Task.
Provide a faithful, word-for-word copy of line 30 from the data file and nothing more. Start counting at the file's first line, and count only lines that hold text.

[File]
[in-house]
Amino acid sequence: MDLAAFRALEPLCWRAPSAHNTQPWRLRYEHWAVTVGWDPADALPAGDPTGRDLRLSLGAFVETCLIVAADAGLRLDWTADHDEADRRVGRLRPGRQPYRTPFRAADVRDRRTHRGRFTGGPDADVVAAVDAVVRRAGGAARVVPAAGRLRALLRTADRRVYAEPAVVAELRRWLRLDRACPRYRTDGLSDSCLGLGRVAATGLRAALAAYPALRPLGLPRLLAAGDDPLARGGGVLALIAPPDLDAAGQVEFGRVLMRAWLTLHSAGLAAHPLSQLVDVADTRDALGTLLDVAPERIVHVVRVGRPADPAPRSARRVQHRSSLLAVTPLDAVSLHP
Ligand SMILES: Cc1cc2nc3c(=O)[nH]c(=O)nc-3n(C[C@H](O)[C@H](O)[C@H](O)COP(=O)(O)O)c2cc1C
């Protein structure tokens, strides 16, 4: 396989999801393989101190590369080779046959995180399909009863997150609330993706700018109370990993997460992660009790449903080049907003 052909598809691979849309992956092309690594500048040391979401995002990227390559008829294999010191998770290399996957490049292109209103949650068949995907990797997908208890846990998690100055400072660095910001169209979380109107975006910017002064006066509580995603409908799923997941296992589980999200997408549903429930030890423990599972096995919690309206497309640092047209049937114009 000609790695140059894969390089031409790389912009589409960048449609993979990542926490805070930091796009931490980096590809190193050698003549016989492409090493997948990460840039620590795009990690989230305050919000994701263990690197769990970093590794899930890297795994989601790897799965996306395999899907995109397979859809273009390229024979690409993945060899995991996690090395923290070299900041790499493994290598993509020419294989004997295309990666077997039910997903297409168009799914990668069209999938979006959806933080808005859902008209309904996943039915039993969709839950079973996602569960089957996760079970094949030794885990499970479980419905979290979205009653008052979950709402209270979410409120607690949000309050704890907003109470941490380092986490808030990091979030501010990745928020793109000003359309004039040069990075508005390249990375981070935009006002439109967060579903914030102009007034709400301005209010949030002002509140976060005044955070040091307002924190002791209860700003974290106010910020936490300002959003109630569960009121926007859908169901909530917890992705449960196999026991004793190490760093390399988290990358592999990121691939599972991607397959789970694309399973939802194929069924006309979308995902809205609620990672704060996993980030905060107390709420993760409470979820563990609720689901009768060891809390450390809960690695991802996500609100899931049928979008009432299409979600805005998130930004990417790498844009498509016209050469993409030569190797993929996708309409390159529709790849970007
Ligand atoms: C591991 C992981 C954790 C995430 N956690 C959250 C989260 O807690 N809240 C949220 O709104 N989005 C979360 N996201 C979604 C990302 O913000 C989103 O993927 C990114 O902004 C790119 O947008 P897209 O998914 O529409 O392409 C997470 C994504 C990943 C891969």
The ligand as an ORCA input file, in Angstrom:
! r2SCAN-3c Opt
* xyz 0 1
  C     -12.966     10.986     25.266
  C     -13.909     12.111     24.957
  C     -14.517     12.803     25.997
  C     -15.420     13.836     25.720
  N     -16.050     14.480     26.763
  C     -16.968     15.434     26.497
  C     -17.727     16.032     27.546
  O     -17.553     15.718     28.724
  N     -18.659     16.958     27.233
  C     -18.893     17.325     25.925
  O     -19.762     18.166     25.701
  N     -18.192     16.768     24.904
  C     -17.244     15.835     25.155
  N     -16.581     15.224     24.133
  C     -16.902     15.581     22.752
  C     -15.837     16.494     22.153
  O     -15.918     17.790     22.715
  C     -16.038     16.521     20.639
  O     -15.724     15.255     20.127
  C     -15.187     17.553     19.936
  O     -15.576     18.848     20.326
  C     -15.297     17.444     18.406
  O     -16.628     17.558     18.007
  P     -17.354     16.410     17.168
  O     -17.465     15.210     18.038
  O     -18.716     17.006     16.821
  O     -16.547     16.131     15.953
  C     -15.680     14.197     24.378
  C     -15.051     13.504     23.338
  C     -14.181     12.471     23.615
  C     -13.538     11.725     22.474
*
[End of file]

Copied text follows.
  C     -15.297     17.444     18.406